quantifier , that outputs an estimate of the true prevalence of a finite, nonempty and unlabeled test set . As highlighted by Forman, quantification is not a byproduct of classification [gonzalez2017quantification]. In fact, unlike assumptions made in classification, quantification techniques account for changes in prior probabilities within subgroups, while assuming remain the same over the training and test datasets. This allows quantifiers to perform better than naïve classify and count techniques, as demonstrated by Forman forman2006quantifying.Some commonly used algorithms to construct quantifiers are Adjusted Classify and Count (ACC) [forman2006quantifying], Scaled Probability Average (SPA) [bella2010quantification], and HDy [gonzalez2013class]. These algorithms can be used to estimate the prevalence of a group in the test set.
For ease of exposition, we describe a simple quantification technique, ACC. This method learns a binary classifier from the training set and estimates its true positive rates () and false positive rates () via fold crossvalidation. Using this trained model, the algorithm counts the number of cases on which the classifier outputs positive on the test set. Finally, the true fraction of positives (true prevalence) is estimated via the equation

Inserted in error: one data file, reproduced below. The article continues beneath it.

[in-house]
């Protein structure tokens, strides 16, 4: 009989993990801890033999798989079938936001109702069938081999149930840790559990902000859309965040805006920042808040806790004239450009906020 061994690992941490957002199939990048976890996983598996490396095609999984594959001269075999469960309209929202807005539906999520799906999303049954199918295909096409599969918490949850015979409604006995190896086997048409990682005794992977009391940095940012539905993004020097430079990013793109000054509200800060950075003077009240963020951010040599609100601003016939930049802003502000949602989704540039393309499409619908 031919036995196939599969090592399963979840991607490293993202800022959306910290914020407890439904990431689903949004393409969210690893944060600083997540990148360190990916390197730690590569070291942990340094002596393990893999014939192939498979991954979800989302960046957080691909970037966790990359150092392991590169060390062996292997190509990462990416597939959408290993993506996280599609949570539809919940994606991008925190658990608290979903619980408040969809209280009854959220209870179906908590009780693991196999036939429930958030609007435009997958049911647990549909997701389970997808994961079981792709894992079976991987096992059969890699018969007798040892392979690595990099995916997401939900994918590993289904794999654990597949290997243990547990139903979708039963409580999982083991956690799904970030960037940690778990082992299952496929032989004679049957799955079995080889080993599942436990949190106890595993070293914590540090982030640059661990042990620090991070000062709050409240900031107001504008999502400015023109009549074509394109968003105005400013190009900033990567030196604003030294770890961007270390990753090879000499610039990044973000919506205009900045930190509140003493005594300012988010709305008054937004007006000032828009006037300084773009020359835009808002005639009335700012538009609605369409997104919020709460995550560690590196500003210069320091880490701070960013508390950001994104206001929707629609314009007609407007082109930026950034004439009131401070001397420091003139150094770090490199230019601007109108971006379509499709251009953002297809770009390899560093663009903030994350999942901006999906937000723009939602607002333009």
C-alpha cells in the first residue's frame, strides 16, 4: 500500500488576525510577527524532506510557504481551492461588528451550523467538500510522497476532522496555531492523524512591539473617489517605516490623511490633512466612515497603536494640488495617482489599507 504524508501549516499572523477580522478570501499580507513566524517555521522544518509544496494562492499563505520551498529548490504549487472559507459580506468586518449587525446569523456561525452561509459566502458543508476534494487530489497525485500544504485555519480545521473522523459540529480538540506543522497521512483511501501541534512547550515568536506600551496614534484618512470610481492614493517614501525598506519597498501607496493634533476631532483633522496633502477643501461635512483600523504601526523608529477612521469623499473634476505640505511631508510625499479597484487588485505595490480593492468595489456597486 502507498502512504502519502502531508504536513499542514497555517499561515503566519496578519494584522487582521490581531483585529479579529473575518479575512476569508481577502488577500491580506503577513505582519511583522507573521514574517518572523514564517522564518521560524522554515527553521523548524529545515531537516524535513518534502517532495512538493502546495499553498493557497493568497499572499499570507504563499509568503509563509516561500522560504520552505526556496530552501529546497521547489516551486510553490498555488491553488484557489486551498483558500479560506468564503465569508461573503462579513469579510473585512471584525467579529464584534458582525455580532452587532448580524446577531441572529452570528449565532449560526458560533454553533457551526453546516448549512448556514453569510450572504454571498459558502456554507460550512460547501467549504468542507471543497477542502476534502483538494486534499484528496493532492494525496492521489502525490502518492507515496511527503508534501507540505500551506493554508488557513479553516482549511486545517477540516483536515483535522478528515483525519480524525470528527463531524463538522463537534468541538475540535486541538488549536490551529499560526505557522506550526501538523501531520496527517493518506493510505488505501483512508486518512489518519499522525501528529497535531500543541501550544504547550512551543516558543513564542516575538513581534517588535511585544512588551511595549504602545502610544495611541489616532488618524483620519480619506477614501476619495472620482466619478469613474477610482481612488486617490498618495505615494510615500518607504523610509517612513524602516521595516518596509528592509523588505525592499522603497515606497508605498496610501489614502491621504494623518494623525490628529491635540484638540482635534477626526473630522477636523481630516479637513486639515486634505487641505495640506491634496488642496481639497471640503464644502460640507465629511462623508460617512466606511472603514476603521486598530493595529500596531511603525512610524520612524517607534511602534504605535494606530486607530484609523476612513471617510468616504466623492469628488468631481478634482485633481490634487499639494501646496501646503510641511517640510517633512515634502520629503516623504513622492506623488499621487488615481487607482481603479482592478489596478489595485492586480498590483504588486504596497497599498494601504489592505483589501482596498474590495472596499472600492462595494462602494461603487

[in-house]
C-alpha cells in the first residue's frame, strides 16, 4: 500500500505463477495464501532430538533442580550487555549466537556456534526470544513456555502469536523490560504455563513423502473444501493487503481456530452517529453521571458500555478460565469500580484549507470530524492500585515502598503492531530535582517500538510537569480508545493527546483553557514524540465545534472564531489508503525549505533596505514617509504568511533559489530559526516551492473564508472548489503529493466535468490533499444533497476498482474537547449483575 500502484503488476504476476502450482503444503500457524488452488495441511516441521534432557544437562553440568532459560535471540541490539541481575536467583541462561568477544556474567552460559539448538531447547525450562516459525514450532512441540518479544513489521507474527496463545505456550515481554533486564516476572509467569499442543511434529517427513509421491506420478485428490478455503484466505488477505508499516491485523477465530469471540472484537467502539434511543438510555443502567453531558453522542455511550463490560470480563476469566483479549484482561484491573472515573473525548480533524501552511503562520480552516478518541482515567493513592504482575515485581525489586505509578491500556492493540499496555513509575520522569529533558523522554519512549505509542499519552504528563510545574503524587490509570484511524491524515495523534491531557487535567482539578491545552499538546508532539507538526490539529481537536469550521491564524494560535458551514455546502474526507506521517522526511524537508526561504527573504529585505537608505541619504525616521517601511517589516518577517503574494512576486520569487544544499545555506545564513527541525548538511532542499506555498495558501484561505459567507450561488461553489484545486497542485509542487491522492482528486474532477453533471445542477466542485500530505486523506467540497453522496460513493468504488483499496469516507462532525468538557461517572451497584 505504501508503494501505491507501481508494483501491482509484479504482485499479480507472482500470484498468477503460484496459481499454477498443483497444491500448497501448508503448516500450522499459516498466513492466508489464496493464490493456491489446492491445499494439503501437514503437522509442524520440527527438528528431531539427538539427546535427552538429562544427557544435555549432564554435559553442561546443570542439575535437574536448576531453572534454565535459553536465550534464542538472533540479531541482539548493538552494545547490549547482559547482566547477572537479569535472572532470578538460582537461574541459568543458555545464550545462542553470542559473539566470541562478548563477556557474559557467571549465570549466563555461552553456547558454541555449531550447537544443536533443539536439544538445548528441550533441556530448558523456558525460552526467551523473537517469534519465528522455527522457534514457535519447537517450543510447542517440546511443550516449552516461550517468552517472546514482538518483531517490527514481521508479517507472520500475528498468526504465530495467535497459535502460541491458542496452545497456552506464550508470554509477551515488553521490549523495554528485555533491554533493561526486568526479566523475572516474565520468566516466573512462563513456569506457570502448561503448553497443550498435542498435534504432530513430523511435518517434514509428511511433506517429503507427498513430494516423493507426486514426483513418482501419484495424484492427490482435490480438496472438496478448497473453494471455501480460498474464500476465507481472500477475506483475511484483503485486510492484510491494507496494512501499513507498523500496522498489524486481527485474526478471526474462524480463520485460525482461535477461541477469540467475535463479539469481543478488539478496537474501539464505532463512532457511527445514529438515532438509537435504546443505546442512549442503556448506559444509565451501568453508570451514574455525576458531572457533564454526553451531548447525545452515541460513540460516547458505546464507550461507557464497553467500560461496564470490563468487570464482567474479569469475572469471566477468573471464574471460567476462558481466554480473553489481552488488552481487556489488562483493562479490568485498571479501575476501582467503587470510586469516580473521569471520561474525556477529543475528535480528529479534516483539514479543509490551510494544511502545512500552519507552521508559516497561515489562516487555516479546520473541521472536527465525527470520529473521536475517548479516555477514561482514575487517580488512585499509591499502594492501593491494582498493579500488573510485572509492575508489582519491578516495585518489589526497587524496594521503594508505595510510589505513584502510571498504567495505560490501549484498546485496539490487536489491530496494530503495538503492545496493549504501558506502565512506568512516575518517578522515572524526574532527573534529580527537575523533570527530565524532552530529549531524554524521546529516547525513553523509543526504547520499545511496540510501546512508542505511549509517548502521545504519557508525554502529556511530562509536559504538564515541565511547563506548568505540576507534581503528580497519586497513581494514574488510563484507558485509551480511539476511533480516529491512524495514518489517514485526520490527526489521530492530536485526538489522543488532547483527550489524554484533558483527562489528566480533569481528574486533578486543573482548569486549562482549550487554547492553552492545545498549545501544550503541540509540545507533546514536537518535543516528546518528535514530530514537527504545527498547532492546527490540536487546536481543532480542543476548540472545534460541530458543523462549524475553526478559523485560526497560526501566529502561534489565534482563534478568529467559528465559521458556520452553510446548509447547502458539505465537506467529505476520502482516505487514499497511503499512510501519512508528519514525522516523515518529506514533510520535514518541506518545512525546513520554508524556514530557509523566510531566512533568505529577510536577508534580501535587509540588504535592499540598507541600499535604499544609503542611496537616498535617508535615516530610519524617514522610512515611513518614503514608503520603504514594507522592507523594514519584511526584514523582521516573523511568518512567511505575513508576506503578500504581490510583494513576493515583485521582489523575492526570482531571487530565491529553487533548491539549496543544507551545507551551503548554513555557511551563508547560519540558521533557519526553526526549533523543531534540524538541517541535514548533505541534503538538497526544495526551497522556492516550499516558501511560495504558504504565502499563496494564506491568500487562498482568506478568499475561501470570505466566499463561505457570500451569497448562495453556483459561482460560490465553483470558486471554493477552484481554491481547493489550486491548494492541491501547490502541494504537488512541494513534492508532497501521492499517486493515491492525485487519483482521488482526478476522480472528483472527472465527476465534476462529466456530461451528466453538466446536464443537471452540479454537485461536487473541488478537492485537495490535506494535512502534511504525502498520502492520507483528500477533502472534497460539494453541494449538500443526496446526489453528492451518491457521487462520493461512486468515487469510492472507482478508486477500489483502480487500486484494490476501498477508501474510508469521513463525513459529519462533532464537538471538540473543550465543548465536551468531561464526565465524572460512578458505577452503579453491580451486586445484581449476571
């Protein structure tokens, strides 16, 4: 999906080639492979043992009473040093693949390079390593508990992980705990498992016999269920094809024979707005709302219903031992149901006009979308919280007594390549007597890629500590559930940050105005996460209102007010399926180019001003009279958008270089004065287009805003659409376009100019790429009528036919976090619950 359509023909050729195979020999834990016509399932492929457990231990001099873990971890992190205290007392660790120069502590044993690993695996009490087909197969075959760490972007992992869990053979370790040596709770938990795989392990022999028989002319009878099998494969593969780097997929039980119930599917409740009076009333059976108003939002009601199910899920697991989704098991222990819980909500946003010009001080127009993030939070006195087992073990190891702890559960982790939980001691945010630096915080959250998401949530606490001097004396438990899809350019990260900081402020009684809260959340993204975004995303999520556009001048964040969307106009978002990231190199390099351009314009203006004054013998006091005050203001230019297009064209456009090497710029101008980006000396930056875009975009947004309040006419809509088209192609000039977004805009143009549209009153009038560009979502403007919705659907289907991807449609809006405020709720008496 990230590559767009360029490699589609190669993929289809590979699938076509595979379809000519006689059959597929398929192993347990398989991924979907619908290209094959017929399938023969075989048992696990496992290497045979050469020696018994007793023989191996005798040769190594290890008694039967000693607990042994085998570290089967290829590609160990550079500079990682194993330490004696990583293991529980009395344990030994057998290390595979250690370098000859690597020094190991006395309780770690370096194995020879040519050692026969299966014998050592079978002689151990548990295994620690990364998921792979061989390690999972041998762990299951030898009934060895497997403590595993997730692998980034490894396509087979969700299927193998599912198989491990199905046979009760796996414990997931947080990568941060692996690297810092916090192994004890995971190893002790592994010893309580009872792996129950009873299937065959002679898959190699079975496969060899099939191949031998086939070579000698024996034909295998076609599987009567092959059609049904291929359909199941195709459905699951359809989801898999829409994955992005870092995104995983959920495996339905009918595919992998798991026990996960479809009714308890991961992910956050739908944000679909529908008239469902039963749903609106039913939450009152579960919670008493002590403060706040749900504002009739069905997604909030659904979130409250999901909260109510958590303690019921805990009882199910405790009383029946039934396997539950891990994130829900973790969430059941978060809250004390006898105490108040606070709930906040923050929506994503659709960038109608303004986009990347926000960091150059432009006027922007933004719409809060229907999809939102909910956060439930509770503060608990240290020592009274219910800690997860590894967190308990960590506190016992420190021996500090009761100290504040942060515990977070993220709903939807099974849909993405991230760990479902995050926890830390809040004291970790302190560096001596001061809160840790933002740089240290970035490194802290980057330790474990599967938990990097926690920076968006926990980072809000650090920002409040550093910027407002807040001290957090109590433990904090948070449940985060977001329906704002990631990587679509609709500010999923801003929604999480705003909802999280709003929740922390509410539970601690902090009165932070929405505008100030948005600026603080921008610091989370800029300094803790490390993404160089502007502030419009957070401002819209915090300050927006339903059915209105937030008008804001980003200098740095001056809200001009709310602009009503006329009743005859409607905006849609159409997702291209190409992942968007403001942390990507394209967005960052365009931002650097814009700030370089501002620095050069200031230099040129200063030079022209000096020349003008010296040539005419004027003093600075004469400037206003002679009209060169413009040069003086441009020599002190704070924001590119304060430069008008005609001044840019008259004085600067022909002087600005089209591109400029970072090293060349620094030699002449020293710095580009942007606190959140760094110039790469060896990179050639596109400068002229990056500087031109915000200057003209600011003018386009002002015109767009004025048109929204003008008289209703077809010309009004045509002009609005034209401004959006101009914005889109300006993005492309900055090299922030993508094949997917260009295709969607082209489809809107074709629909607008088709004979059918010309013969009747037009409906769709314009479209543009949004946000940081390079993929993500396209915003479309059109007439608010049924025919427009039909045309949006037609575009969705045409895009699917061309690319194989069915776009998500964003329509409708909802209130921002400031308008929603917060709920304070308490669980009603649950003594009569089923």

,
where denotes the fraction of predicted positives, . The use of and from the training set can be justified by the assumption that remains same in the training and test datasets. This simple algorithm turns out to provide good estimates of prevalences under prior probability shifts. However, for our experiments, we use SPA [bella2010quantification], which uses a probability estimator instead of a classifier, and turns out to be more robust to variations while estimating probabilities of a dataset with a few samples.
Next, we discuss , which provides a comprehensive solution to the above problems by combining quantification techniques along with training an ensemble of classifiers.
3 Cape